Christopher Ciccone, the younger brother of pop star Madonna, took a rubber-soled step outside of his famous sibling's shadow on Friday as he launched his first shoe collection at the start of London Fashion Week.
Ciccone, 51, spun a modern twist on functional footwear, using rubber, leather and canvas to reinvent riding boots, Wellington boots, boat shoes, brogues and sandals, using a mixture of bold block hues, geometric prints and strap details. The prices of the collection range from 39 pounds to just under 300 pounds.
'It's the art that follows the form (that) follows the function. I'm an artist, so everything that I create comes from that world,' Ciccone told Reuters, adding that he was inspired by the work of Georgia O'Keeffe, Mondrian and Delacroix.
Madonna did not attend the launch, but she was there in spirit as her latest hit song, 'Girl Gone Wild,' played alongside other pop hits during Ciccone's presentation at London's trendy Strand Gallery.
The collection itself was designed for 'anybody who likes to wear shoes, and where God made weather,' but Ciccone did have something picked out for Madonna - a pair of black leather cowboy-inspired boots with bold cutout details that he said 'just say her name louder.'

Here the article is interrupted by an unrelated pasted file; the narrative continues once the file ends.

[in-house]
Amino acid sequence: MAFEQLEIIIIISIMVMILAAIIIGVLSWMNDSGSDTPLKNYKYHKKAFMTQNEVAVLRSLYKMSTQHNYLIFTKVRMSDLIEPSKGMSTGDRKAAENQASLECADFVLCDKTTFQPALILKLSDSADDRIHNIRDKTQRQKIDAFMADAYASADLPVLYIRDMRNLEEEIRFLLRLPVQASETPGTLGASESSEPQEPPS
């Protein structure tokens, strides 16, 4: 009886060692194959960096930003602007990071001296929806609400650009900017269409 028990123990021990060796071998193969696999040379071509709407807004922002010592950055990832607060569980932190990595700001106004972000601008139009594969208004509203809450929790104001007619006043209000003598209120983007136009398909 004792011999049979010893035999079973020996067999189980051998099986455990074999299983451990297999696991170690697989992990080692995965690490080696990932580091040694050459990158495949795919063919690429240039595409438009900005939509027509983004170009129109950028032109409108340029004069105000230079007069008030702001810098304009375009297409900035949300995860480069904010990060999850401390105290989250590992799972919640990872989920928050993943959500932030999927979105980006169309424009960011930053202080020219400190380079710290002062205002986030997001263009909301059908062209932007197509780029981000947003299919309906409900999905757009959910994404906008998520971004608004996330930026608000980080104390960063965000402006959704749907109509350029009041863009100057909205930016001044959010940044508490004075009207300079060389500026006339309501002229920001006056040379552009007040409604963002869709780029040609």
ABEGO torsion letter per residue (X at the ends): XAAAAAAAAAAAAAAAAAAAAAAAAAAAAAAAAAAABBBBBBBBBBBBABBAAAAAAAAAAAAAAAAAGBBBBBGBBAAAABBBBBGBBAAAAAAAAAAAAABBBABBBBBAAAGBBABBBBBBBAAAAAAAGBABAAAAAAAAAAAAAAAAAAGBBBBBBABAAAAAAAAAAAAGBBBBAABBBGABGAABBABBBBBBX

'We haven't spoken specifically about the collection itself. We have a strictly brother-sister relationship right now,' Ciccone said about Madonna. He added: 'Obviously, I'm sure I'll send her some shoes.'
Ciccone's collection for men, women and children will be showcased in New York, Paris and Vienna, as part of a worldwide travelling trunk show. But he said he was keen to debut the shoes in London.
'I've always had a real connection to this city, I just love it here. I think the footwear connects to the city itself from the design point of view and from the functional point of view. I just couldn't see doing it in Paris or Milan. London has an edgier side to it,' he said.
Ciccone's sales agent, John Alston, said the collection hoped to cater to a gap in the crowded footwear market, bringing high quality to affordable, functional shoes.
'It's a very crowded market, but we believe it's different enough,' Alston said.
From Reuters Via Yahoo! News